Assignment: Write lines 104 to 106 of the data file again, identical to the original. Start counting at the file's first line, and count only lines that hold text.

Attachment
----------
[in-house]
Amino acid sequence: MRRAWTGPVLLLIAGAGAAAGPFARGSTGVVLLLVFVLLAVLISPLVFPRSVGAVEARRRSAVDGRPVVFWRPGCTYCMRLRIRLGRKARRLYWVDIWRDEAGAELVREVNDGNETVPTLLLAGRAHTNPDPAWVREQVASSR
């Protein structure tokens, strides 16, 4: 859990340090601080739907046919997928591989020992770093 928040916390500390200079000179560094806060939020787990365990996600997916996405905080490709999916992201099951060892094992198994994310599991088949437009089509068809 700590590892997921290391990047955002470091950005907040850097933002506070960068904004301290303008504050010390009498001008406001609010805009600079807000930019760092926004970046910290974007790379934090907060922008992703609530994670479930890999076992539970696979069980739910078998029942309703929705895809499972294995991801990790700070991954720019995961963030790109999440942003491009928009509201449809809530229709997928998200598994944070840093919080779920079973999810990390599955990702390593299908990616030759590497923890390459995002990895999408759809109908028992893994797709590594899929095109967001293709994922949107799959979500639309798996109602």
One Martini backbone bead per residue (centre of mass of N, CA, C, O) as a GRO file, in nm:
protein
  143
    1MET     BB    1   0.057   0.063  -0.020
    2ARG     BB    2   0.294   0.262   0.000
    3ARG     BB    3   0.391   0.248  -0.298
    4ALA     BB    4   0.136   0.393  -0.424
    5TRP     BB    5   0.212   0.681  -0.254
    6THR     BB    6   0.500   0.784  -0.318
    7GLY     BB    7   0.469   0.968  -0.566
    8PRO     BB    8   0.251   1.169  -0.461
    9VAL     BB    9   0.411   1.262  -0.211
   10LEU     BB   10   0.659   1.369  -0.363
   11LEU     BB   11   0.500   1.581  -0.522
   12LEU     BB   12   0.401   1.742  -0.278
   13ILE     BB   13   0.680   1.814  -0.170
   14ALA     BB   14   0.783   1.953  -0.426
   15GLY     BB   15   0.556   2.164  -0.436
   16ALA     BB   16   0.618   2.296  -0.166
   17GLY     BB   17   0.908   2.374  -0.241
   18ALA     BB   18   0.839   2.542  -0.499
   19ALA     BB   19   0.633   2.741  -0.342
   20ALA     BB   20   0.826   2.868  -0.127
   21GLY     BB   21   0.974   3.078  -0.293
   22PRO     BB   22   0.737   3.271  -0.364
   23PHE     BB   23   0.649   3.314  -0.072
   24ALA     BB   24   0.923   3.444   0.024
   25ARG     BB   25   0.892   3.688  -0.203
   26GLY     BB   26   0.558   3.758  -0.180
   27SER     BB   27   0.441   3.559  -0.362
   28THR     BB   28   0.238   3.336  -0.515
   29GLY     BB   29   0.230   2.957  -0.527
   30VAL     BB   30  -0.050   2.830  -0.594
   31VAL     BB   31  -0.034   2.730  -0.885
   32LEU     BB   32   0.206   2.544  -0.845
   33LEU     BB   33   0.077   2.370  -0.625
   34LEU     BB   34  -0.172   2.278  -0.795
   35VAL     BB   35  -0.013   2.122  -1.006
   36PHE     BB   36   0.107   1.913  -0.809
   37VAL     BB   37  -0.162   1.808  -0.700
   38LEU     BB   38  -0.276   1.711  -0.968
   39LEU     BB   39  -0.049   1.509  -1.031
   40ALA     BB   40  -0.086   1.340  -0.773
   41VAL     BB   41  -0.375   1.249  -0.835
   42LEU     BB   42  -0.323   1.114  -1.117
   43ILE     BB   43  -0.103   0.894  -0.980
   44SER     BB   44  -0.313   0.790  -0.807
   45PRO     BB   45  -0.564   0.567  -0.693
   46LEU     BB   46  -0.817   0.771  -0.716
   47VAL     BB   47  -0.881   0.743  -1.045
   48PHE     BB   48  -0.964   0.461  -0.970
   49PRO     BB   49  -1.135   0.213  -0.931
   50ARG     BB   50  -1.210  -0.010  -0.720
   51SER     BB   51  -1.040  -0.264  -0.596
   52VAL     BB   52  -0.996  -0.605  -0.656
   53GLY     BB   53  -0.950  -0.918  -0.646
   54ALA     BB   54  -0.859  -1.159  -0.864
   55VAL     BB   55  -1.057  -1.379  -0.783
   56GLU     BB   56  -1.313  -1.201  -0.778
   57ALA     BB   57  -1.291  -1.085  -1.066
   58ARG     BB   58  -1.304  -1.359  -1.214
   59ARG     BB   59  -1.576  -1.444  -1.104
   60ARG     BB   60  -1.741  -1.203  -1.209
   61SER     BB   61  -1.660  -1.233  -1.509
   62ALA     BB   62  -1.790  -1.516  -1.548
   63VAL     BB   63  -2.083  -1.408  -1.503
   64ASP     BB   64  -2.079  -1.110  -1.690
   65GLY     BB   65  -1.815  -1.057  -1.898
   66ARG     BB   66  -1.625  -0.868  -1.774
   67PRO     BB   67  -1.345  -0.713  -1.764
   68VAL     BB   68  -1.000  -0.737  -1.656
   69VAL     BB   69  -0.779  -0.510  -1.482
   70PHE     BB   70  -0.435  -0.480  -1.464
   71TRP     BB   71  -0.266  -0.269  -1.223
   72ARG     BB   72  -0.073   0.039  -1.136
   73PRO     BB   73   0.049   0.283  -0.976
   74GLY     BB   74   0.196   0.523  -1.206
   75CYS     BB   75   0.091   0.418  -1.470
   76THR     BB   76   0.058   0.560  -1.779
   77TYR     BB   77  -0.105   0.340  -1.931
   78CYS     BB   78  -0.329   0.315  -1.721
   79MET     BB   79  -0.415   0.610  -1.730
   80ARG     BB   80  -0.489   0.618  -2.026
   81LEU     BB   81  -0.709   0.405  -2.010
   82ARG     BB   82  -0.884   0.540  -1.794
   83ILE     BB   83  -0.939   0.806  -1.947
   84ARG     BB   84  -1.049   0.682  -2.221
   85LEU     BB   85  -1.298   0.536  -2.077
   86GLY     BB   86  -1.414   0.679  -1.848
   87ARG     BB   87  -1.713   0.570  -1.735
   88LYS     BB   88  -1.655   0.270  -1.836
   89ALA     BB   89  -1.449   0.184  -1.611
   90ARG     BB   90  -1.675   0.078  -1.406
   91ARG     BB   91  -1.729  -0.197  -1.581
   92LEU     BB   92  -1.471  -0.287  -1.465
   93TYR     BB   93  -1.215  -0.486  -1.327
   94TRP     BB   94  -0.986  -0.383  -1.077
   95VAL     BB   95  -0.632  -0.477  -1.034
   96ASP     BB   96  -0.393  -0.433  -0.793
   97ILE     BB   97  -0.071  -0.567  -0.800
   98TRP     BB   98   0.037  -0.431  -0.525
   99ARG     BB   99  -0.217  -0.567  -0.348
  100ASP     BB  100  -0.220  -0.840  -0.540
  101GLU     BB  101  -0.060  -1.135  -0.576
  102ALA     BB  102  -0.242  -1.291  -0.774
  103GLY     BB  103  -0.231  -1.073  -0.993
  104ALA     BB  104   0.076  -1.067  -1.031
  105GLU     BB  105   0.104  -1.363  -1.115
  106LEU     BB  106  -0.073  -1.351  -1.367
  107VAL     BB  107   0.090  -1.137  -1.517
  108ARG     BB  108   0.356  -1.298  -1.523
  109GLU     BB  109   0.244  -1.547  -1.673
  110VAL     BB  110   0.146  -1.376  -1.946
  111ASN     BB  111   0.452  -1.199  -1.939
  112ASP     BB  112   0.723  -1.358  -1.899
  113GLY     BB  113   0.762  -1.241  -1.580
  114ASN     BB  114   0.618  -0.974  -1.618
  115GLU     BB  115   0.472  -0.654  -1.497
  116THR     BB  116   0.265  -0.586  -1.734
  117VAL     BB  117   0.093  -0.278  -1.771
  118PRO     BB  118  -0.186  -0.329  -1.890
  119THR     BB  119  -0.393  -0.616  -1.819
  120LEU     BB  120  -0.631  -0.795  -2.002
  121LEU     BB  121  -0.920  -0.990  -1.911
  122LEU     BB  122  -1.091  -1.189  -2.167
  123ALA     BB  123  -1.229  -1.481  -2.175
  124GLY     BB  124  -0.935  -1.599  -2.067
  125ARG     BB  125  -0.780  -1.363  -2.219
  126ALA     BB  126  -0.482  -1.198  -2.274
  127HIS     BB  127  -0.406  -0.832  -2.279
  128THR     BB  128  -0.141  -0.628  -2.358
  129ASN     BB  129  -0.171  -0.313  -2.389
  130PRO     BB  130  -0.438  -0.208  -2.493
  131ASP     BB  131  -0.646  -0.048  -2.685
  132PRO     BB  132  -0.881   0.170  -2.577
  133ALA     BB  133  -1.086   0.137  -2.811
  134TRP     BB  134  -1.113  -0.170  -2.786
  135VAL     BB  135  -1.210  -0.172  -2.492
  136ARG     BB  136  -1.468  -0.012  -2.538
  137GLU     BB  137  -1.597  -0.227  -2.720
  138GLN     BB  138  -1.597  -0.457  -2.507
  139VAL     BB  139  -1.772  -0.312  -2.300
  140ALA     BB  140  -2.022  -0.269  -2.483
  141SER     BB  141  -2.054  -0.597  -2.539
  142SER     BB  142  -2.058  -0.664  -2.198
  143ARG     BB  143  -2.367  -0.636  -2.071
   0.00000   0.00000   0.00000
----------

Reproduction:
   98TRP     BB   98   0.037  -0.431  -0.525
   99ARG     BB   99  -0.217  -0.567  -0.348
  100ASP     BB  100  -0.220  -0.840  -0.540